Emberiza citrinella (Linnaeus, 1758) Y. YELHA 18570
Family: Passeriformes > Emberizidae

Yellowhammer, Liz Cutting

The male Yellowhammer’s bright yellow head shines like a beacon in its favoured hedgerow habitat and contrasts beautifully with its deep chestnut body.

The female Yellowhammer is a more subtle version of the male but no less beautiful. The Yellowhammer is a bird of farmland and is one of the 19 species that make up the UK Farmland Bird Indicator, an annual health check of our farmlands birds. As a group they are beleaguered and the Red-listed Yellowhammer is no exception, with a long-term decline in UK breeding numbers.

The Yellowhammer is widely distributed in both the breeding season and winter. It can be found from the northern tip of Scotland to the most south westerly tip of Cornwall, and in Ireland. However, it is less prevalent in upland areas and in the farthest north-west regions of Scotland and the island of Ireland.

Exploring the trends for Yellowhammer

Our Trends Explorer will also give you the latest insight into how the UK's Yellowhammer population is changing.

trends explorer


Yellowhammer identification is usually straightforward.


Listen to example recordings of the main vocalisations of Yellowhammer, provided by xeno-canto contributors.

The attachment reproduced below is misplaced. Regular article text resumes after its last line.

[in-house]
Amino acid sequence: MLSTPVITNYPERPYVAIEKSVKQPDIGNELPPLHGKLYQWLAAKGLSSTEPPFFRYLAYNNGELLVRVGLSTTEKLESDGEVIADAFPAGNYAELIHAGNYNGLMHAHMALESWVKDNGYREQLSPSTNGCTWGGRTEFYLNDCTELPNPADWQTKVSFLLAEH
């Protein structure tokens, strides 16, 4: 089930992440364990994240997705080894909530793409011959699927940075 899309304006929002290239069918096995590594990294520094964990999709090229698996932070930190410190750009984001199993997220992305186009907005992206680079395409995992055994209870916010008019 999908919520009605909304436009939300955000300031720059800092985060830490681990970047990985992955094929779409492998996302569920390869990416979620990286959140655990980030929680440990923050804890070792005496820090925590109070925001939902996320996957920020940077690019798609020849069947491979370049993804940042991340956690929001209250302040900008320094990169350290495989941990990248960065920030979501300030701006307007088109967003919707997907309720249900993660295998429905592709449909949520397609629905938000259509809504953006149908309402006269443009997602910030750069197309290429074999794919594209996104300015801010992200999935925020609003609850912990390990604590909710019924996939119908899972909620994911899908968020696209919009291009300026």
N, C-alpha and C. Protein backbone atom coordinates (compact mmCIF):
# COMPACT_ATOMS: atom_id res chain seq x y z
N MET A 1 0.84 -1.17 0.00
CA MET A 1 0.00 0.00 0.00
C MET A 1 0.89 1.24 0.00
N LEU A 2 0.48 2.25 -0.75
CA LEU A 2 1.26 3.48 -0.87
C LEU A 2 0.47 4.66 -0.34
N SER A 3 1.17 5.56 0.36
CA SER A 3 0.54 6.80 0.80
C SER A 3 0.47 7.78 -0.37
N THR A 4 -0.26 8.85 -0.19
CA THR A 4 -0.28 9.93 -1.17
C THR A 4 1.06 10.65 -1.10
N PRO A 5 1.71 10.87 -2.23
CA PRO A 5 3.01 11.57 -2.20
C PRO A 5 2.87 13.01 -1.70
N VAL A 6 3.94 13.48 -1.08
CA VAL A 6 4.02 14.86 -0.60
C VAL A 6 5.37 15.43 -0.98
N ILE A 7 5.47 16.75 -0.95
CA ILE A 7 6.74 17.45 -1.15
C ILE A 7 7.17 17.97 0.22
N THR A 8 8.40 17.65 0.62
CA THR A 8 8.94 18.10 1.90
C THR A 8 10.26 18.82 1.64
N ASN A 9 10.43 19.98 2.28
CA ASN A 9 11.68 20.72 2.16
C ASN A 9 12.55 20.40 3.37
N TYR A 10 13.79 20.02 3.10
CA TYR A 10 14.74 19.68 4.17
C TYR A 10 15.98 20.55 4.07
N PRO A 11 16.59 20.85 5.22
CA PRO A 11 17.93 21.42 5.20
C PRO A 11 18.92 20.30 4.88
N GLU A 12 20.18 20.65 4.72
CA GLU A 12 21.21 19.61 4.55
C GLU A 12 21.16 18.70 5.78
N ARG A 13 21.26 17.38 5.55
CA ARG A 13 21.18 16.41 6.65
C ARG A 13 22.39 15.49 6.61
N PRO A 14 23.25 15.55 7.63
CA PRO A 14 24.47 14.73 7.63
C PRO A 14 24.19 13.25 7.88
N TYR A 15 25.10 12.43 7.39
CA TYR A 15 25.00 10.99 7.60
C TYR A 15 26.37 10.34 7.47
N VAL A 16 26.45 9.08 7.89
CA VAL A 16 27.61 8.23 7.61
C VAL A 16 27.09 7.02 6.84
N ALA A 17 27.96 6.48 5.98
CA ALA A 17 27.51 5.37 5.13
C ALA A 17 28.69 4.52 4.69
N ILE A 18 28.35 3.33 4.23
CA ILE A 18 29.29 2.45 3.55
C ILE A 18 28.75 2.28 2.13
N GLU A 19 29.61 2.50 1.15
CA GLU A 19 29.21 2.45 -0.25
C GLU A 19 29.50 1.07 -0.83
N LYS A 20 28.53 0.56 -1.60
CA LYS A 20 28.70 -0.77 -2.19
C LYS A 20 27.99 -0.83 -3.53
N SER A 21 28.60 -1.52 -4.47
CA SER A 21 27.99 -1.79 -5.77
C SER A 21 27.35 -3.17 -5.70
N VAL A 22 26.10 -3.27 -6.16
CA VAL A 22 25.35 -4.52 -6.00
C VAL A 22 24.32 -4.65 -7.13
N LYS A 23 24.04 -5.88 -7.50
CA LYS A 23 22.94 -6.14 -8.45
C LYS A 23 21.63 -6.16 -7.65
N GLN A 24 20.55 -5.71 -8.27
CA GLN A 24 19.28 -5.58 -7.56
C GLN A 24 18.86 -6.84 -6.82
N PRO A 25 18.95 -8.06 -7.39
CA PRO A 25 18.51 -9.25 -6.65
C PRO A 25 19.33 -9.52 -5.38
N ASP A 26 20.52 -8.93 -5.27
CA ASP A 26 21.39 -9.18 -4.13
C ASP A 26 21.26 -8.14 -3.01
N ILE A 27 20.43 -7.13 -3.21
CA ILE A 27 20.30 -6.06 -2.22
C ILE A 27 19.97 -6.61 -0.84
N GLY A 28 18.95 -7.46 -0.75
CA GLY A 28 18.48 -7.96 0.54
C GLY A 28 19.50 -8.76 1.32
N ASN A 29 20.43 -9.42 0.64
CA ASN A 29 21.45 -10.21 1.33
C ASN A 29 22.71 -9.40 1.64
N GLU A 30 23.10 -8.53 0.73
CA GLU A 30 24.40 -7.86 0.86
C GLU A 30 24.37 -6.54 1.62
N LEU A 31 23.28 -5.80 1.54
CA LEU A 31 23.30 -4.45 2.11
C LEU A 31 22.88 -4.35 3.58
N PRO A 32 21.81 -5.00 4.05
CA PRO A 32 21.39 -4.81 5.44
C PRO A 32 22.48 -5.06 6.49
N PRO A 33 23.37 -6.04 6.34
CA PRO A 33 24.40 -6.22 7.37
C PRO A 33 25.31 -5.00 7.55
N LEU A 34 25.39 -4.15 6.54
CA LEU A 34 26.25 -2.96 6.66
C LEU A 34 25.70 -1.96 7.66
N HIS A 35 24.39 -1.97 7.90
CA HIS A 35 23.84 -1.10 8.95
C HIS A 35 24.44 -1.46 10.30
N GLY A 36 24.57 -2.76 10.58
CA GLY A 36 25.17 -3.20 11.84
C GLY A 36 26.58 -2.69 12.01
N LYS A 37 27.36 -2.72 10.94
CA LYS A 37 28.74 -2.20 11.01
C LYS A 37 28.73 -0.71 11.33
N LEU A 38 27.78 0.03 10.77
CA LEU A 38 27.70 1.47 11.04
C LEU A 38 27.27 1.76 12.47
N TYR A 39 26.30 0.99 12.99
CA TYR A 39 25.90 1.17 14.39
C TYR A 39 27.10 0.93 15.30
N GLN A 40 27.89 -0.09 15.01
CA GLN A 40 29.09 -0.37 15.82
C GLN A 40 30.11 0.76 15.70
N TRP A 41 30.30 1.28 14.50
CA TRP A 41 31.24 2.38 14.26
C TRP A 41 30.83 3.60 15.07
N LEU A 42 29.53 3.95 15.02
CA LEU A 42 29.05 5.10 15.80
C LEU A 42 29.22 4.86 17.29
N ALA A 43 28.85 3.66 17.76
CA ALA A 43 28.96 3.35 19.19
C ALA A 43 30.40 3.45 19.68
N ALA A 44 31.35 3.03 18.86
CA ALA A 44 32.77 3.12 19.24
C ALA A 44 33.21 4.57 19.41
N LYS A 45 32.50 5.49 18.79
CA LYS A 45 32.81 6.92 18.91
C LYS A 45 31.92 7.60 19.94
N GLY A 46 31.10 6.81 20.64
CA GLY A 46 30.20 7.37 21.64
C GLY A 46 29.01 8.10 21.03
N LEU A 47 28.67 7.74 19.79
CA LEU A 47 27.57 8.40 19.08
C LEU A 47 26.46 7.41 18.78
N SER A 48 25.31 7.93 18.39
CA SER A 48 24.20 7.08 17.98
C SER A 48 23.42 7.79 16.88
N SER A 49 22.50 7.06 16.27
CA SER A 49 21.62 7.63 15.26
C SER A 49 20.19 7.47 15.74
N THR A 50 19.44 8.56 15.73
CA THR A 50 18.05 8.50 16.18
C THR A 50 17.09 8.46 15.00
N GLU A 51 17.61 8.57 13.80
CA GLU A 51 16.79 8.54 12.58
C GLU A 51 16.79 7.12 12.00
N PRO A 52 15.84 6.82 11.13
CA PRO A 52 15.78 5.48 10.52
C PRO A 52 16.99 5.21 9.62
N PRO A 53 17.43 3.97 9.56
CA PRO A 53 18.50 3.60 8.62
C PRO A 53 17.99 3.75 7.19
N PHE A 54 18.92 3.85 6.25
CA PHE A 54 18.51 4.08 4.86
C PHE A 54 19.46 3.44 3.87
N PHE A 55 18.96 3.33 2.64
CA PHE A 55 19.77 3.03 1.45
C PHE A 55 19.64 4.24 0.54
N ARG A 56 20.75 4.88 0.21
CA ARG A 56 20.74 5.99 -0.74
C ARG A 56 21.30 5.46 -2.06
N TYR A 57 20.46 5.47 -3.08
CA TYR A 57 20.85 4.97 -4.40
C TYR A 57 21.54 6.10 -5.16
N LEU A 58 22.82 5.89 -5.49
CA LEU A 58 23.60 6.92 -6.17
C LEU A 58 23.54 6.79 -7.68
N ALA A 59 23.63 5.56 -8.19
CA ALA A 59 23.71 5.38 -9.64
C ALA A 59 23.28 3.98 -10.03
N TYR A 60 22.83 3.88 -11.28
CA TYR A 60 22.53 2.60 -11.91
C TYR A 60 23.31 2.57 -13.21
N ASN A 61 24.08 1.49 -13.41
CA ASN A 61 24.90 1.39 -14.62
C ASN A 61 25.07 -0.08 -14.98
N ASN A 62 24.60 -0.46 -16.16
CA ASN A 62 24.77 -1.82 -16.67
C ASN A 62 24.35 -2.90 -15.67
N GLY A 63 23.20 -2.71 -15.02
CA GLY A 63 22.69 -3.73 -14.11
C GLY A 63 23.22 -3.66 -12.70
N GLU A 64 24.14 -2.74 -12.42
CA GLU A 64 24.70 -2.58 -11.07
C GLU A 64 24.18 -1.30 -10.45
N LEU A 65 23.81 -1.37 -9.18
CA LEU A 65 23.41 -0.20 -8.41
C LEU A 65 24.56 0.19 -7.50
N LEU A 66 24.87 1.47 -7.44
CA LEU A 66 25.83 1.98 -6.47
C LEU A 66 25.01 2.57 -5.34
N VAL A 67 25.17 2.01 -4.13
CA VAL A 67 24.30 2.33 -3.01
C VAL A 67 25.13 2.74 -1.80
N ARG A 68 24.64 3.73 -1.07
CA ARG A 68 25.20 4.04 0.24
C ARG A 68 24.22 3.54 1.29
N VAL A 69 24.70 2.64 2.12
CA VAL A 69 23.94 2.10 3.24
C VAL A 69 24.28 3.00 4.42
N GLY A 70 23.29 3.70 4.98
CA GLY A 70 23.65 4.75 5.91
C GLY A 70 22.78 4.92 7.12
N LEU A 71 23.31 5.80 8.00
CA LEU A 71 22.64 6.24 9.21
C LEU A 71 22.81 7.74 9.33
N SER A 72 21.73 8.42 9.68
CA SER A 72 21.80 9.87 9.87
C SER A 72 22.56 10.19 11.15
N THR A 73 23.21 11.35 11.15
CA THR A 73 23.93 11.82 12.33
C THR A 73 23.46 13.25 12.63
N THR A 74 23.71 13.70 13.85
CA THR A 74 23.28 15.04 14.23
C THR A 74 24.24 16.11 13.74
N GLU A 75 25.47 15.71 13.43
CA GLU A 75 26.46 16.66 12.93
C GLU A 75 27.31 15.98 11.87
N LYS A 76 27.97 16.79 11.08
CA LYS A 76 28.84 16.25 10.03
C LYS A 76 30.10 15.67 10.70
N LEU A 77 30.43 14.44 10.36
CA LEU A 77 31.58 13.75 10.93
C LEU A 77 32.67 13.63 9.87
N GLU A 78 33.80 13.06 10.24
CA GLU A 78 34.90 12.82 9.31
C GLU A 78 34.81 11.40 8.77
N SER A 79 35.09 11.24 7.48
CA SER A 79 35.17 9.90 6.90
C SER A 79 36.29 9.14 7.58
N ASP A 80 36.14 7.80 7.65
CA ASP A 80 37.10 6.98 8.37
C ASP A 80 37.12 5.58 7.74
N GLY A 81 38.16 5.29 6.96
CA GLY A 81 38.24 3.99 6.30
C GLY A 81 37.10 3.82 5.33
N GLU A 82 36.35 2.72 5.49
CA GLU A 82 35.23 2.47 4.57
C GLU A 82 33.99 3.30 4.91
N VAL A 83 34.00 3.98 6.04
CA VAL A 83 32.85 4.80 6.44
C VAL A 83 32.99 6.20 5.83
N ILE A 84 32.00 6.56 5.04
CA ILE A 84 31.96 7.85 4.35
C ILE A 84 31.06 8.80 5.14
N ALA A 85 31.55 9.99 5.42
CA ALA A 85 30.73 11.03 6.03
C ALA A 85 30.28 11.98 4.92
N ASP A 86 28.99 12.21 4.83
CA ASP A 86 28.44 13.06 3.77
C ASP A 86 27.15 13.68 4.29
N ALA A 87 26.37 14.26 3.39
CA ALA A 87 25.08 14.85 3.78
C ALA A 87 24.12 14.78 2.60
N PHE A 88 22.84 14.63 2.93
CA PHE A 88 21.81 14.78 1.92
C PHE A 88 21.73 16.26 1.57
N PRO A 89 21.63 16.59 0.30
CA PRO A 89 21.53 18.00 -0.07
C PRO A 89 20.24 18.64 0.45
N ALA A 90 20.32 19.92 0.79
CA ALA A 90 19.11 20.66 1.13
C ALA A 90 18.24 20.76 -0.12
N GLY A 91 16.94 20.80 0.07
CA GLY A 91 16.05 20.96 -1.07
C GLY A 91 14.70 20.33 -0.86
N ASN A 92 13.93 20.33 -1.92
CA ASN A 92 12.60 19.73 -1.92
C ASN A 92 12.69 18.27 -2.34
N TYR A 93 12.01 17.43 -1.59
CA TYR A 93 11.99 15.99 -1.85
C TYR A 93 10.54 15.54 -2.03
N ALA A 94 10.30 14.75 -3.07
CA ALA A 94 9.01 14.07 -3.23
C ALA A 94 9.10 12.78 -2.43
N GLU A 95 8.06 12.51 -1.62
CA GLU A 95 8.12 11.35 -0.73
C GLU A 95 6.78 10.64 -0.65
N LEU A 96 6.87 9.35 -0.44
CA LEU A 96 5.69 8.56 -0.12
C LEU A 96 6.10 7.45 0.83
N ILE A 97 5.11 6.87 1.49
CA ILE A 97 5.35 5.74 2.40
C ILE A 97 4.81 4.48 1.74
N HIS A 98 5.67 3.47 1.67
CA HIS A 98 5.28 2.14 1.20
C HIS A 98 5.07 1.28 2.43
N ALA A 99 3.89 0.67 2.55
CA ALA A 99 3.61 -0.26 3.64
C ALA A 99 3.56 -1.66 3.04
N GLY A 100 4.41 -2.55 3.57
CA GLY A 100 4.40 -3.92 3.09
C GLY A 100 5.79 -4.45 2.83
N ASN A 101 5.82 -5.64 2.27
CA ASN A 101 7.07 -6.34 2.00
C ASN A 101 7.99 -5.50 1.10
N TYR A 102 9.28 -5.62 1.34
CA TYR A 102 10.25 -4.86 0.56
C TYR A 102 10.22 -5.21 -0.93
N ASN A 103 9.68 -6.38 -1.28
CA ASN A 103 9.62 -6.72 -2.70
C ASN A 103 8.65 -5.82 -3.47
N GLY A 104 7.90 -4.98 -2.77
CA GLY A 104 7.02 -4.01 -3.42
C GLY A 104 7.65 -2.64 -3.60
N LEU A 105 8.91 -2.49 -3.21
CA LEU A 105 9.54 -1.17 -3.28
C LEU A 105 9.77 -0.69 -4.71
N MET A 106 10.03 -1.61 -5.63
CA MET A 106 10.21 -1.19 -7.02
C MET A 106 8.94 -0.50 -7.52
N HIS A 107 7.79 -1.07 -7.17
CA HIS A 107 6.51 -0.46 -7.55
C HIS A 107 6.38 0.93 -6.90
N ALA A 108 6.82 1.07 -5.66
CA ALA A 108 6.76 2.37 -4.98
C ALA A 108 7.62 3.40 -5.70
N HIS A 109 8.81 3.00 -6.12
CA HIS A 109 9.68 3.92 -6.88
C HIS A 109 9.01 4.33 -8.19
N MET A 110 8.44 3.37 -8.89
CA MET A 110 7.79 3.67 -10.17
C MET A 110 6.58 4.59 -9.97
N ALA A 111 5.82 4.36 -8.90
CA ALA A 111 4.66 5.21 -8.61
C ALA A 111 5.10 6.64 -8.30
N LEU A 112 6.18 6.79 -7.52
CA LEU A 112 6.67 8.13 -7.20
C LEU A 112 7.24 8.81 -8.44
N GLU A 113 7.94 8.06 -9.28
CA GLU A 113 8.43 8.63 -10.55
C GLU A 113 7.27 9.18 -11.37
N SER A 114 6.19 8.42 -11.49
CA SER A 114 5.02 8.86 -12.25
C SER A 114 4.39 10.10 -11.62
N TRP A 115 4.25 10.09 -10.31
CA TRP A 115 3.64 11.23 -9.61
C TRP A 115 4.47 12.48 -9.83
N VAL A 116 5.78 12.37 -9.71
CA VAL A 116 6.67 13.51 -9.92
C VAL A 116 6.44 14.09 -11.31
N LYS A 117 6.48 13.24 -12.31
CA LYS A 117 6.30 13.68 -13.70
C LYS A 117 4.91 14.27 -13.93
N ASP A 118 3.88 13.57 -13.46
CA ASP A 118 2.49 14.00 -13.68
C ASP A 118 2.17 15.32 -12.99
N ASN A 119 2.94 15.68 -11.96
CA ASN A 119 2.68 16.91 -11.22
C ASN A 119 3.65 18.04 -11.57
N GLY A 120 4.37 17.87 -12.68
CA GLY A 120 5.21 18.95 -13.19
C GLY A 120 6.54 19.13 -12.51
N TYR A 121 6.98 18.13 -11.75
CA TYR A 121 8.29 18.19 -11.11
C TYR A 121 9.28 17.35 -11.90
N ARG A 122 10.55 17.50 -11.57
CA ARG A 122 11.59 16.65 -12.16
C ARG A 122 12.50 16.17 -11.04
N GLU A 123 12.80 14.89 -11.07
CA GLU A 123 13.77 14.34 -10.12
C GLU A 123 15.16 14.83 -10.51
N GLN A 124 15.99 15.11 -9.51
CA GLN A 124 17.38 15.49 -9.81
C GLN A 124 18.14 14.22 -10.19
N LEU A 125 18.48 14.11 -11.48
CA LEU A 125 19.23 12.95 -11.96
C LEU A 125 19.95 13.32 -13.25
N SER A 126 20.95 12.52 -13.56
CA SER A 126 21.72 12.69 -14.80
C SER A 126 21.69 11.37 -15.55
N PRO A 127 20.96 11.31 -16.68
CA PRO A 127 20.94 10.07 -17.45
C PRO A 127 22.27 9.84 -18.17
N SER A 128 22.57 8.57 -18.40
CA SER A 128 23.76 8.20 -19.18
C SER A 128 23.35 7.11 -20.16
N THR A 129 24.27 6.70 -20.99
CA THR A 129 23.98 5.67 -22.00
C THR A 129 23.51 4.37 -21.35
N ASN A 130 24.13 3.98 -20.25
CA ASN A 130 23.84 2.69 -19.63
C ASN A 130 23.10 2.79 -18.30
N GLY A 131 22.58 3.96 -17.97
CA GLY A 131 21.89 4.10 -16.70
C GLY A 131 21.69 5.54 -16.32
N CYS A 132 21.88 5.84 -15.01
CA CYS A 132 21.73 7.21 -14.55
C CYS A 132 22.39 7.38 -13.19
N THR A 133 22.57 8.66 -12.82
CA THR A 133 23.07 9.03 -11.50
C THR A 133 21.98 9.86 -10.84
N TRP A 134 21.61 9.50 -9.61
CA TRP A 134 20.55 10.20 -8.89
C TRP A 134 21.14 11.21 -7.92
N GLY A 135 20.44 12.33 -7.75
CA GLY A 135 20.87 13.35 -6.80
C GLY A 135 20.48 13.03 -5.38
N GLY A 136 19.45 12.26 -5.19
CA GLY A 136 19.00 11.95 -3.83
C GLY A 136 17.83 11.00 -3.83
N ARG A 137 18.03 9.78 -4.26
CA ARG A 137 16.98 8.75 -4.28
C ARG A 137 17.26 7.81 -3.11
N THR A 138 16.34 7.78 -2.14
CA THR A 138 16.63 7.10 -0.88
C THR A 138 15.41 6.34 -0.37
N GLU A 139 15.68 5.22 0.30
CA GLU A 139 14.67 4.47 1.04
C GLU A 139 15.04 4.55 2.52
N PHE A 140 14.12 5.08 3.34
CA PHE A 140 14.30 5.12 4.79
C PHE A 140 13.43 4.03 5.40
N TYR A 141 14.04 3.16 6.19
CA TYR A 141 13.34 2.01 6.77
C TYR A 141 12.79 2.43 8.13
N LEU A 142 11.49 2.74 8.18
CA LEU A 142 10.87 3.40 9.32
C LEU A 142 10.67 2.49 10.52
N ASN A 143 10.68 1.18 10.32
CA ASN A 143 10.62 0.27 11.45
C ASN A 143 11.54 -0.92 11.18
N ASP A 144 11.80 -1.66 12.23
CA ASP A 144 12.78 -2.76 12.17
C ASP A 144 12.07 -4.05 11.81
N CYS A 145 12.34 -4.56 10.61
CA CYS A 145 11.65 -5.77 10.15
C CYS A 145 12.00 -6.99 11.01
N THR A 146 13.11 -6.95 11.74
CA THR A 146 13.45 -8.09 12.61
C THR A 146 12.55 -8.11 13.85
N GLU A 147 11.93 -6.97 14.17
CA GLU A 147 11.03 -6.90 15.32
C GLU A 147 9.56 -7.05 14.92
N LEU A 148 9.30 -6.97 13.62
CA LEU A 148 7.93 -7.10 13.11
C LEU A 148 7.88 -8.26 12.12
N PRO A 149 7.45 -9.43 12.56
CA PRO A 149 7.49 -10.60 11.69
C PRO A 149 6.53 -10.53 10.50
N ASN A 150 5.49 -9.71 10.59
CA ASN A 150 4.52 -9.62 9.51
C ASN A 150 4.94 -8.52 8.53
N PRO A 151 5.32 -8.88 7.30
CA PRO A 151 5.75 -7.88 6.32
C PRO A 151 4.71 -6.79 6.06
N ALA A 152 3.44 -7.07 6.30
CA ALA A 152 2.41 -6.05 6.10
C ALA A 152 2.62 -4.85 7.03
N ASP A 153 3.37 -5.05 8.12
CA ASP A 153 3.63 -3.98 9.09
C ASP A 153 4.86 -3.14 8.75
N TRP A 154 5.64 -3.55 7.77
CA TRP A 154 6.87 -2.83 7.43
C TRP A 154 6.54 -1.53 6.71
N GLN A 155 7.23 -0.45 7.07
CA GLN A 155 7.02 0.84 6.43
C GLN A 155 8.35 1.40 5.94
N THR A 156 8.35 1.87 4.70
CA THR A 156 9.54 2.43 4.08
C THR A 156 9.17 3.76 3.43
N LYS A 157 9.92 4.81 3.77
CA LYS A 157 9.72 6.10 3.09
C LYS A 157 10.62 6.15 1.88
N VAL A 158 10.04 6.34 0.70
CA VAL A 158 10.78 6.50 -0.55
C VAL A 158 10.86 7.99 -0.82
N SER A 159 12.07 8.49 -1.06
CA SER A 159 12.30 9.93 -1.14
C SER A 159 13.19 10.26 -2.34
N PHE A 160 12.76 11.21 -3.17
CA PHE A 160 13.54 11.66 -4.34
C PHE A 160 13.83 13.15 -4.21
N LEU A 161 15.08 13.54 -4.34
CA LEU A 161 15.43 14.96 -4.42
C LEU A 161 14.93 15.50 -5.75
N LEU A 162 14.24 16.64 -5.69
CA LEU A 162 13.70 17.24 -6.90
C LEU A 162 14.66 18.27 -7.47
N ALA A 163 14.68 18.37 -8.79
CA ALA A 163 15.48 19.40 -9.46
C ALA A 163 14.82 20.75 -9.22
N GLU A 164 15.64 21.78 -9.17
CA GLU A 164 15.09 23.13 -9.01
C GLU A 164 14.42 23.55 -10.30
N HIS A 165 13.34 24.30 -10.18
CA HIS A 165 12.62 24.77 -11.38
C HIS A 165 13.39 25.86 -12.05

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Status and Trends

Population size and trends and patterns of distribution based on BTO surveys and atlases with data collected by BTO volunteers.


This species can be found on the following statutory and conservation listings and schedules.



Yellowhammer abundance began to decline on farmland in the mid 1980s. The BBS map of change in relative density between 1994-96 and 2007-09 indicates that in Britain there was a sharp divide between decrease over that period in the east and south and limited increase in the northwest; the population in Northern Ireland has also declined. Atlas surveys in 2008-11 indicate that range loss in Northern Ireland and western Britain, first noted in 1988-91, has continued strongly (Balmer et al. 2013). Recent BBS data confirms that the earlier trends have continued, with a moderate decrease since 1995 recorded in England and a steep decrease in Wales, contrasting with shallow increase in Scotland. The species, listed as green in 1996, has been red listed since 2002. There has been a decline across Europe since 1980 (PECBMS: PECBMS 2020a>).

Exploring the trends for Yellowhammer

Our Trends Explorer will also give you the latest insight into how the UK's Yellowhammer population is changing.

trends explorer


The winter and breeding-season distributions of the largely sedentary Yellowhammer are almost identical, encompassing low-lying areas of mainland Britain and southern and eastern Ireland. They rarely breed in the Outer Hebrides or Northern Isles. With a strong association with arable farmland, densities are generally highest in eastern Britain and are lower in Ireland, even in the southeast.

Occupied 10-km squares in UK

European Distribution Map

European Breeding Bird Atlas 2

Breeding Season Habitats

Relative frequency by habitat

Relative occurrence in different habitat types during the breeding season.

>Bar of similar size indicate the species is equally likely to be recorded in those habitats